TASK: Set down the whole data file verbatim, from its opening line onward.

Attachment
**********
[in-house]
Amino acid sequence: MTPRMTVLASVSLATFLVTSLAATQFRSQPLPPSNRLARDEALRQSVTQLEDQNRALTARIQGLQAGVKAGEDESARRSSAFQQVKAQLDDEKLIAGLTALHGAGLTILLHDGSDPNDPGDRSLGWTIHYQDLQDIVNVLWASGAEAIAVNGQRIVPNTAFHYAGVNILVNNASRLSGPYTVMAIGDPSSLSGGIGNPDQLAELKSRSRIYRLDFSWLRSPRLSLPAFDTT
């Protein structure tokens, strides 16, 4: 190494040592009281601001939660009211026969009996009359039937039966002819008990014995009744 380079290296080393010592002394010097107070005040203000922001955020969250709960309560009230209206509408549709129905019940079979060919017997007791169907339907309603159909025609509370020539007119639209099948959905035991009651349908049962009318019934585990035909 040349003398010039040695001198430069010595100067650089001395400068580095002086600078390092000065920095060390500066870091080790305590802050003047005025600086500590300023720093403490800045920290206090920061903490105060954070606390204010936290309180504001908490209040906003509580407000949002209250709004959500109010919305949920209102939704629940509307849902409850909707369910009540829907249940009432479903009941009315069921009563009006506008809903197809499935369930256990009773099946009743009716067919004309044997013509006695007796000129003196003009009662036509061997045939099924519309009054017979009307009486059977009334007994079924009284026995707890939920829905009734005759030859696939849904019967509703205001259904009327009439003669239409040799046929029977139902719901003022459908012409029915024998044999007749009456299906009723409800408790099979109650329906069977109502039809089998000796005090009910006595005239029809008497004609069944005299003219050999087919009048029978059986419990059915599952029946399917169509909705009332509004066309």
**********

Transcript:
[in-house]
Amino acid sequence: MTPRMTVLASVSLATFLVTSLAATQFRSQPLPPSNRLARDEALRQSVTQLEDQNRALTARIQGLQAGVKAGEDESARRSSAFQQVKAQLDDEKLIAGLTALHGAGLTILLHDGSDPNDPGDRSLGWTIHYQDLQDIVNVLWASGAEAIAVNGQRIVPNTAFHYAGVNILVNNASRLSGPYTVMAIGDPSSLSGGIGNPDQLAELKSRSRIYRLDFSWLRSPRLSLPAFDTT
């Protein structure tokens, strides 16, 4: 190494040592009281601001939660009211026969009996009359039937039966002819008990014995009744 380079290296080393010592002394010097107070005040203000922001955020969250709960309560009230209206509408549709129905019940079979060919017997007791169907339907309603159909025609509370020539007119639209099948959905035991009651349908049962009318019934585990035909 040349003398010039040695001198430069010595100067650089001395400068580095002086600078390092000065920095060390500066870091080790305590802050003047005025600086500590300023720093403490800045920290206090920061903490105060954070606390204010936290309180504001908490209040906003509580407000949002209250709004959500109010919305949920209102939704629940509307849902409850909707369910009540829907249940009432479903009941009315069921009563009006506008809903197809499935369930256990009773099946009743009716067919004309044997013509006695007796000129003196003009009662036509061997045939099924519309009054017979009307009486059977009334007994079924009284026995707890939920829905009734005759030859696939849904019967509703205001259904009327009439003669239409040799046929029977139902719901003022459908012409029915024998044999007749009456299906009723409800408790099979109650329906069977109502039809089998000796005090009910006595005239029809008497004609069944005299003219050999087919009048029978059986419990059915599952029946399917169509909705009332509004066309």